* This is a guest post by William Gallagher *
If you phoned five friends and said you’re moving to New York to be a graffiti artist what would happen?
Hopefully at least one of your friends will be excited for you, but you know that at least four, probably all five, will try to talk you out of it.
They’re looking out for you, they care for you. But there’s a part of them, too, that reckons New York is a long away and they’ll never see you again. You can’t object to that, that’s lovely.
However there’s another piece to the puzzle: they don’t see you that way. You’re not the one who goes to New York, you’re not the artist. Not in their eyes.
So you can’t take their advice. You just can’t. If you did, you’d never do anything other than what you are doing now.
This happened when I was offered work as features editor on a magazine in London. Family and friends said I shouldn’t and they were right: it was a big move, lots of expense, I had no experience.
This is not a fairy tale story: I was the worst features editor they ever had. But I became the best one they ever had. So much so that when I wanted to risk going freelance and working for the BBC, it was friends on the magazine who were saying no, don’t do it (yes, this cycle will continue no matter where you get to).
I chose to move anyway and I got to work in news and drama. I still do. Those decisions are how I got to today and my perfect job where I work for myself writing books and Doctor Who radio plays for a living.
Now my family and friends see me as a writer, though I’m trying their patience by leaping off into a new public speaking career. This time they’re more willing to encourage me… but ultimately you are on your own.
Let’s be reasonable: if you jump off and become that graffiti artist in New York, will you end with a fairy tale and riches? Or do they have a point?
They do have a point. They always have a point, that’s one reason why negative advice is so powerful, so paralysing. Back then, when I was being “brave”, I had no one depending on me except for myself. Now I need to earn a certain amount to provide for my family. Does that mean I’ve stopped moving, stopped taking jumps? No.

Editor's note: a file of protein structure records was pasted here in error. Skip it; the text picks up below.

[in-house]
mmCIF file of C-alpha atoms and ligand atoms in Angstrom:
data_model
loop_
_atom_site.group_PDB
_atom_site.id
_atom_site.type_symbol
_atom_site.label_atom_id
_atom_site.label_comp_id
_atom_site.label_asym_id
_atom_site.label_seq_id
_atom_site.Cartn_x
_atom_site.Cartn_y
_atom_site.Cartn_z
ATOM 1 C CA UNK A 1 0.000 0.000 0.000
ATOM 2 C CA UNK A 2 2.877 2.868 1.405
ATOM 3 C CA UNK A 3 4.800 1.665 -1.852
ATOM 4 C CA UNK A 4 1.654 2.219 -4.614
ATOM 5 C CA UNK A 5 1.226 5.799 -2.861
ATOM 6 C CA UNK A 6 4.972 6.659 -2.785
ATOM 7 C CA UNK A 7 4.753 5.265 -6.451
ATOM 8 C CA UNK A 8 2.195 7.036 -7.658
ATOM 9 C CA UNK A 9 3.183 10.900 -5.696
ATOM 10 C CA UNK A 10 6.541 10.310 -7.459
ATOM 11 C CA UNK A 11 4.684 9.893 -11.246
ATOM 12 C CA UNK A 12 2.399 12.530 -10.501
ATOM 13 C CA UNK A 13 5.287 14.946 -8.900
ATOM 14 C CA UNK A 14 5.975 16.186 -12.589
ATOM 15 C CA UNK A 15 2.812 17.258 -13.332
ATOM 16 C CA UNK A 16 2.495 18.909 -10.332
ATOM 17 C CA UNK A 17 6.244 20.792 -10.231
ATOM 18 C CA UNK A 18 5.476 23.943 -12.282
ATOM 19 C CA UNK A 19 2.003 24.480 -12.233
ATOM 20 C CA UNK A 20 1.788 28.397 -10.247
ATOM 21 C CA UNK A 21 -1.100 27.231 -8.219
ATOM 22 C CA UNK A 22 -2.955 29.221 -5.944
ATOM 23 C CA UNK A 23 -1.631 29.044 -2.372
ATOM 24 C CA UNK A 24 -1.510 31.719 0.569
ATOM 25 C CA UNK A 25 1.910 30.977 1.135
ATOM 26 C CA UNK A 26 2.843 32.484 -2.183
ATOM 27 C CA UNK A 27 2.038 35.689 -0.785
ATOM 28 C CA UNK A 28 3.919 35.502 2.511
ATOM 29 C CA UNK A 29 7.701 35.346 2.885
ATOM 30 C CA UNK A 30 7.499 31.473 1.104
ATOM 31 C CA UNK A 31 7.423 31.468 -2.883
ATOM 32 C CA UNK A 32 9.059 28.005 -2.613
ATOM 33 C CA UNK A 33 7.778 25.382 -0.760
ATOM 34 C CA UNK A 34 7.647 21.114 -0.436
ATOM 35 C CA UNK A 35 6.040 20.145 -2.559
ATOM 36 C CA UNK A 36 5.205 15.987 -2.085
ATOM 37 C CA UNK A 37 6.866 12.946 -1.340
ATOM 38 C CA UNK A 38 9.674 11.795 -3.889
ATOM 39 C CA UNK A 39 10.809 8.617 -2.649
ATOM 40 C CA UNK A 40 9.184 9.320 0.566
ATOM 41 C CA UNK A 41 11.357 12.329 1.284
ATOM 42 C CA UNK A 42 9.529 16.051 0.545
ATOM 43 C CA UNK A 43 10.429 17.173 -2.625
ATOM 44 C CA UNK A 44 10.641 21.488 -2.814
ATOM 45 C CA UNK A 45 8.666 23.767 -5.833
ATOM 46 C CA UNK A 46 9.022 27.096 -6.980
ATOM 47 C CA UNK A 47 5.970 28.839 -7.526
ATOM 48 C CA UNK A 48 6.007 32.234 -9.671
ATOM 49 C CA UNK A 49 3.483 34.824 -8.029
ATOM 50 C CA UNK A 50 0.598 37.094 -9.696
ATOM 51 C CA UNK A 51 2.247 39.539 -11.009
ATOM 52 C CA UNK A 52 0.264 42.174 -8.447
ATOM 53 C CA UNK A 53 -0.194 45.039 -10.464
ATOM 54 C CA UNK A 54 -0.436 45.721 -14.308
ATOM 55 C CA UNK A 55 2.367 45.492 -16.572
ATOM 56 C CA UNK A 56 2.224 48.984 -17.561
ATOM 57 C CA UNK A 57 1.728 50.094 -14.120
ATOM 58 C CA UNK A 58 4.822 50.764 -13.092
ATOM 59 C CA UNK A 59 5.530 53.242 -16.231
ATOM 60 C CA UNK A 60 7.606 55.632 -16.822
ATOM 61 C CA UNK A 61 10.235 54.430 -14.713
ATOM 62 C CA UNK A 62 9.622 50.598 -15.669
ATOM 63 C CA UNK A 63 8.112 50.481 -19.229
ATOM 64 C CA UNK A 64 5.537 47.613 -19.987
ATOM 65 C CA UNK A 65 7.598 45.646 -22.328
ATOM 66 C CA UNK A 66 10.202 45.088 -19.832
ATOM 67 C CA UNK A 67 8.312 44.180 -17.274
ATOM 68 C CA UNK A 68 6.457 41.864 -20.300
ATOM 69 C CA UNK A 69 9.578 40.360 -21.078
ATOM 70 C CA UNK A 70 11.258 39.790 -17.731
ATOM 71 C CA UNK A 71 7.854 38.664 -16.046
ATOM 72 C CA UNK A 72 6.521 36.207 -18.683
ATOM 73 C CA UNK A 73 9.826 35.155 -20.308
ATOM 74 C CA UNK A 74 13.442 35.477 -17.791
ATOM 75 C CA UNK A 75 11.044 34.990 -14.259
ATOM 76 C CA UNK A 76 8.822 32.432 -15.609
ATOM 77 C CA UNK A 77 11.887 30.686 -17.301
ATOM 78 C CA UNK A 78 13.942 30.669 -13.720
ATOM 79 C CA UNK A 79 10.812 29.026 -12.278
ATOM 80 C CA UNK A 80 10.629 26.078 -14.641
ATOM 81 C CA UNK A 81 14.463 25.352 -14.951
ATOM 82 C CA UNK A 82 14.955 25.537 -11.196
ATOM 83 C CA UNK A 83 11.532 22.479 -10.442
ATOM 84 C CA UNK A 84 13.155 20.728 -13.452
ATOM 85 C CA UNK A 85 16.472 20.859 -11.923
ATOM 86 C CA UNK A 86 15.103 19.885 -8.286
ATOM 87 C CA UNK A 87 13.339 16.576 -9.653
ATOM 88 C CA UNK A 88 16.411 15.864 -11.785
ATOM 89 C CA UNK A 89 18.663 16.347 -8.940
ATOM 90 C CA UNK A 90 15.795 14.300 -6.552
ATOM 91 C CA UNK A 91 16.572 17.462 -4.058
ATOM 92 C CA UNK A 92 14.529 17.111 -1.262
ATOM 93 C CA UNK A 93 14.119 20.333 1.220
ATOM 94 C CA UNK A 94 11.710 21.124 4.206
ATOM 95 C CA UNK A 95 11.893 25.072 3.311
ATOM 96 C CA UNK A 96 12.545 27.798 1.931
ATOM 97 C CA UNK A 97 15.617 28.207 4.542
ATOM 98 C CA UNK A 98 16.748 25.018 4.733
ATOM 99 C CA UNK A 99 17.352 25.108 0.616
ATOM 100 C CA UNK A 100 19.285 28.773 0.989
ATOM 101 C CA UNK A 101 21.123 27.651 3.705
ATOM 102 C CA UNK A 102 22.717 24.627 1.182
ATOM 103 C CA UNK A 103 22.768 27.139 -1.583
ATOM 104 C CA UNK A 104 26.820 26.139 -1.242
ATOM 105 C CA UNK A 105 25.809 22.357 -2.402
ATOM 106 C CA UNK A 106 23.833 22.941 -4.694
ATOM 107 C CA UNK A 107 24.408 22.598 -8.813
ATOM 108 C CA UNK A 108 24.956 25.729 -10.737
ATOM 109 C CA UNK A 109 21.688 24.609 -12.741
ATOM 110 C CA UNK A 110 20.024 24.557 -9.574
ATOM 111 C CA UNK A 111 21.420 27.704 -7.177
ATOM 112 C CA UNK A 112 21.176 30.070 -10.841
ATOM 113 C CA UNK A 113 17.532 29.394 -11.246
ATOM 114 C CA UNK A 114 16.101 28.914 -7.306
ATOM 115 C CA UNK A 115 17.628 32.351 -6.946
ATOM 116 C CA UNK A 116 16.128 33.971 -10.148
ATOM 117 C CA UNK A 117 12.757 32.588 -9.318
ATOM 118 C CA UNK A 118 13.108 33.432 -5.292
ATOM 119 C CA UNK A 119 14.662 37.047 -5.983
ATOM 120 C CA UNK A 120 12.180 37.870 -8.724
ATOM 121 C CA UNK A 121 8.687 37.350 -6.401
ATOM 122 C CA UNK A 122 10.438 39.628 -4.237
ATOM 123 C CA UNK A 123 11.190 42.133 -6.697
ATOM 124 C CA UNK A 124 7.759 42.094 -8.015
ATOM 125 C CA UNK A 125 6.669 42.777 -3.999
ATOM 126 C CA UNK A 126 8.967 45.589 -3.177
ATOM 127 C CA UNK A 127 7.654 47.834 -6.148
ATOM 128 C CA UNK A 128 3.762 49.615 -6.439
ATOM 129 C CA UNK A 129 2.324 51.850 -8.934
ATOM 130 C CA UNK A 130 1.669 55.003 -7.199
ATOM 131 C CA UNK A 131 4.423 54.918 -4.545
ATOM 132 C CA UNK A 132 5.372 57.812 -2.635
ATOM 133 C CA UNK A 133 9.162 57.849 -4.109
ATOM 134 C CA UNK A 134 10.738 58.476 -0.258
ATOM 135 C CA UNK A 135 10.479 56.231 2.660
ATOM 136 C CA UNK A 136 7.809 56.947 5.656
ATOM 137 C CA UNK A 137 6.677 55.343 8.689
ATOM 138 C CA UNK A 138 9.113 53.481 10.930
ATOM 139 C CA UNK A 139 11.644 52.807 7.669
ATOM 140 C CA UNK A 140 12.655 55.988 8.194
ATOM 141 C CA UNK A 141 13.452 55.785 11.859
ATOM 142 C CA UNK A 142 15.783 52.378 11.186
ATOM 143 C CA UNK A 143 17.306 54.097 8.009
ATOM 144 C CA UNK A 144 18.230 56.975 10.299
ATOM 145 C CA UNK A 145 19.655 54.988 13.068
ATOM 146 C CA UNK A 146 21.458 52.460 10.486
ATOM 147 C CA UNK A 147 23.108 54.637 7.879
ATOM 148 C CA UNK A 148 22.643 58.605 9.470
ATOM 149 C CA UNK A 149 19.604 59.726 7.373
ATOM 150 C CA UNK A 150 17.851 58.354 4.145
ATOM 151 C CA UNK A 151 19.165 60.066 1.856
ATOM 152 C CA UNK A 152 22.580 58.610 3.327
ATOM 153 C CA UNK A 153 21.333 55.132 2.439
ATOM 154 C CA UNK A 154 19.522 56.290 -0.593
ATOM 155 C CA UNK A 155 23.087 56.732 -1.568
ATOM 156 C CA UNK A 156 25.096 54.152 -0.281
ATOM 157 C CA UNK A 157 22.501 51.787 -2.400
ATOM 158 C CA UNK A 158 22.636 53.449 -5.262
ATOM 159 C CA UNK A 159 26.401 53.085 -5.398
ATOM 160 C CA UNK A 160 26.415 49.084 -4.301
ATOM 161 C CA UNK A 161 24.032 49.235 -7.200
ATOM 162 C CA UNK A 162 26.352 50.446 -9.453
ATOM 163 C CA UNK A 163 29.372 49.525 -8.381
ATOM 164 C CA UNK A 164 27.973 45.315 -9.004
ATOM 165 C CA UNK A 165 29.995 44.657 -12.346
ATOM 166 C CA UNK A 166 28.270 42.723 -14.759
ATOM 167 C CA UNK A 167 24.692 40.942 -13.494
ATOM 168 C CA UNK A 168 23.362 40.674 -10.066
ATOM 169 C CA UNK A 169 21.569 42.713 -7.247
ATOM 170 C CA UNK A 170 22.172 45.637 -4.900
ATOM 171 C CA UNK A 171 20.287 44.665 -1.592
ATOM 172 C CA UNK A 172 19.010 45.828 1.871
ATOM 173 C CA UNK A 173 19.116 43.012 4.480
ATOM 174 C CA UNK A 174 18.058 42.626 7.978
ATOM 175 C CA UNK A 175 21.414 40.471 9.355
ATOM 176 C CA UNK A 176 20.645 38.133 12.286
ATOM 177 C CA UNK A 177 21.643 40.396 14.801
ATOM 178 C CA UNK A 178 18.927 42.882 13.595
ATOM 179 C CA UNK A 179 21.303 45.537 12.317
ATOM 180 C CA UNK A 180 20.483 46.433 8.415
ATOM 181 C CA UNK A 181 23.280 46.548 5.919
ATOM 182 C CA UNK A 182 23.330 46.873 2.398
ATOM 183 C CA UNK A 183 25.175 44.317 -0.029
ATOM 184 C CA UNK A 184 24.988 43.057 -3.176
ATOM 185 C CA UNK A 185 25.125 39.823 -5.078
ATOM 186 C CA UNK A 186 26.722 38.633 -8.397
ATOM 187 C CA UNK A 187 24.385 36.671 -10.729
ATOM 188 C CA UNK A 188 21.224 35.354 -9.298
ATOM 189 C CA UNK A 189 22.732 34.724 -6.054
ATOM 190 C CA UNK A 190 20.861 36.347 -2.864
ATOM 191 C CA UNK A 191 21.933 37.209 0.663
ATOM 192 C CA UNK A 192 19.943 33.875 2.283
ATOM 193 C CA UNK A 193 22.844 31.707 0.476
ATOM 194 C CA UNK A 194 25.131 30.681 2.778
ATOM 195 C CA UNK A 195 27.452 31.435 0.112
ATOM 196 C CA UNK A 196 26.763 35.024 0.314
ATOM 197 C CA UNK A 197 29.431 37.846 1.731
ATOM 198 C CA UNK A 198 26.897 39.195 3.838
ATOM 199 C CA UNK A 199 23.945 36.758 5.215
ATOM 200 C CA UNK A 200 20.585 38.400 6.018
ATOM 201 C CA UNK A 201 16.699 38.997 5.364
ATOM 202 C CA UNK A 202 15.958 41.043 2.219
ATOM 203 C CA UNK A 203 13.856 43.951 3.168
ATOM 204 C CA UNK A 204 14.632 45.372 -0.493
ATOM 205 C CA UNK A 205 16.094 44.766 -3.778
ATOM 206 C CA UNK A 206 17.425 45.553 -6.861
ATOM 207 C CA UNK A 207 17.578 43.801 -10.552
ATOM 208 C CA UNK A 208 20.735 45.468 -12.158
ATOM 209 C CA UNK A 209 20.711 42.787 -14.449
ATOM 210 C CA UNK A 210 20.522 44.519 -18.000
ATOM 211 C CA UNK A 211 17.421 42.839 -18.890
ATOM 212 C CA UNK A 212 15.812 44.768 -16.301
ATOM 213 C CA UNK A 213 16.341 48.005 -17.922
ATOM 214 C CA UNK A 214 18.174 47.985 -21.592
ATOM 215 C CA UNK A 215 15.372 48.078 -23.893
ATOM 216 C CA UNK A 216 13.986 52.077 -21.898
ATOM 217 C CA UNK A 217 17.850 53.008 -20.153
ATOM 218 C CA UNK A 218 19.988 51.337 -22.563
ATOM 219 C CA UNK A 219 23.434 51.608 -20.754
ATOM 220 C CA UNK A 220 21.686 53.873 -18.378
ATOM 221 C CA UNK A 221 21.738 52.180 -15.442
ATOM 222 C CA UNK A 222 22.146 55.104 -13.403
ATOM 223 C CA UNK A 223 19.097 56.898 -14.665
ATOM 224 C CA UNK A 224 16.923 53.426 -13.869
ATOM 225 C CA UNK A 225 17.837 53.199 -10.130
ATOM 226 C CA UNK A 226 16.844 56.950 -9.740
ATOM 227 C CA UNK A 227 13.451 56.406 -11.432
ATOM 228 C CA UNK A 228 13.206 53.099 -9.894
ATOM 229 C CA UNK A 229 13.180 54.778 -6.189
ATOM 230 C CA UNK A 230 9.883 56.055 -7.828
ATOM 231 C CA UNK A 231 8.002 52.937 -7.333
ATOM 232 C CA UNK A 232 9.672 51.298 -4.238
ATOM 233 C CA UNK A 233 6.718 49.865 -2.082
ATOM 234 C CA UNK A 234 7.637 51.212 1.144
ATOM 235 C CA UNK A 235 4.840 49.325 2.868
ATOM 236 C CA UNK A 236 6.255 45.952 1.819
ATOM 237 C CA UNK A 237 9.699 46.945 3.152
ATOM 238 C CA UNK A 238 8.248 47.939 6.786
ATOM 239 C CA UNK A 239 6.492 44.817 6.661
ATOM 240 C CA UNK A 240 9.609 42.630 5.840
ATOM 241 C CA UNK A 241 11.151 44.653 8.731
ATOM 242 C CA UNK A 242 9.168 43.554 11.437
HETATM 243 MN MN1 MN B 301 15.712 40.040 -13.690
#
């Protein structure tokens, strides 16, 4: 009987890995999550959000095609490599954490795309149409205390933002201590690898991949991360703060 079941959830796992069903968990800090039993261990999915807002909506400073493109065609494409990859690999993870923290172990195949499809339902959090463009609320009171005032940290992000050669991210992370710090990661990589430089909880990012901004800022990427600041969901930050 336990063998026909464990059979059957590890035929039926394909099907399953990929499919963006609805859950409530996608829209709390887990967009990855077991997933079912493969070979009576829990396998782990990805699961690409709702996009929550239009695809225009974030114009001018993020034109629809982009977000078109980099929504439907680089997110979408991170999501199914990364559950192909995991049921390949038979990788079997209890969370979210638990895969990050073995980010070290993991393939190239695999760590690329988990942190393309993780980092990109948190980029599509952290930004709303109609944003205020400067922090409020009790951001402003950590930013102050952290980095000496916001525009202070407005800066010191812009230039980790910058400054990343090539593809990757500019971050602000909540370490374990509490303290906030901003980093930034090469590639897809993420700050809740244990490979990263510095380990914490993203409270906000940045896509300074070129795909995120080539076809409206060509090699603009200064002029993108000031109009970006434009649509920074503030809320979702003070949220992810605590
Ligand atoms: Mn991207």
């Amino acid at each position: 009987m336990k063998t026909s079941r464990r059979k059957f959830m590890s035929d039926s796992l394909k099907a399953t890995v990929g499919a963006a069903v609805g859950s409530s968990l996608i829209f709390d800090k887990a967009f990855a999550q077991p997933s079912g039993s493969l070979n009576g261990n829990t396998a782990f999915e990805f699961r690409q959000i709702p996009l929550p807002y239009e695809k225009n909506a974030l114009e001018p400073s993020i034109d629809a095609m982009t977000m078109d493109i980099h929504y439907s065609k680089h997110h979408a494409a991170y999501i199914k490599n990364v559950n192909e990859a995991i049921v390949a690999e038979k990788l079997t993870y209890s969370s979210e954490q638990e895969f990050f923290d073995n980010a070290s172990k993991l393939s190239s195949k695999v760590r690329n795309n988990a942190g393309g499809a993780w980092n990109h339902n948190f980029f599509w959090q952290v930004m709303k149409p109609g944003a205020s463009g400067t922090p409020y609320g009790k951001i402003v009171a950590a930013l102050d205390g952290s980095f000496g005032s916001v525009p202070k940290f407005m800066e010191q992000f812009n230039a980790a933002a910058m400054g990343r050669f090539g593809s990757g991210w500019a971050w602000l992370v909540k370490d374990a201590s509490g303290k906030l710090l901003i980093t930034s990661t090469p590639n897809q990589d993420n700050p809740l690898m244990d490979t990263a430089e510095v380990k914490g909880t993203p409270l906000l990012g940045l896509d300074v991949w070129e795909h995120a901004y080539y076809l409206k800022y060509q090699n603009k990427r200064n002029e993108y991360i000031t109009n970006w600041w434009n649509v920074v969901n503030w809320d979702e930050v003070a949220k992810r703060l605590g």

Since then, I have learnt that it pays to jump but I’ve learnt to jump shorter distances now that I have more responsibilities. I’m taking smaller risks but I do many more of them, more often (you need the same amount of bravery for small jumps as for large ones. That’s especially true for the first one or if you only rarely take a risk).
The small jumps are what keep me going, stops me talking myself out of things and yet it ultimately has the same effect. The work I do today is nothing like the work I did three or four years ago: and that “certain amount” I need to earn now comes from ventures that were risks at the time.
The other difference to when I took my original jumps is that I have found someone who has never constrained me, never seen me as just one thing, and marrying her was life changing. (You can’t have her, she’s mine, hopefully forever, stop putting ideas in her head). I’m not so on my own now and I’ve got good at understanding what’s a valid concern vs what is wanting the familiar and the safe.
But I remember what it is like to be the only one who thinks you can do this.
Being the only one who thinks maybe you can do this is hard. It’s a horrible place to be because you also always have a bit of your friends in your soul: we all find reasons to stay where we are and we are all prone to falling for the perfect rosy answer.
It’s a horrible place but it is an exciting one and it’s somewhere only you can be. What I’ve got especially good at is looking for people who are doing what I want to do.
Find who is doing what you want and then soak up all you can from them. Their encouragement may balance out the discouragement you’re used to – but they’re also speaking from experience where your friends and family are not.
Find what you want to do, find the people who are doing it, then do it yourself.
And send a postcard home.
William Gallagher is a Doctor Who radio writer for the BBC, and has had over a million words published in newspapers and magazines. He has also written about task management software, project management + getting things done). His recent book, The Blank Screen shows you how to make the very most from your limited time, and fill that blank screen with your writing (available in the UK and USA/internationally).
Time to stop doing it alone? Heck yes.
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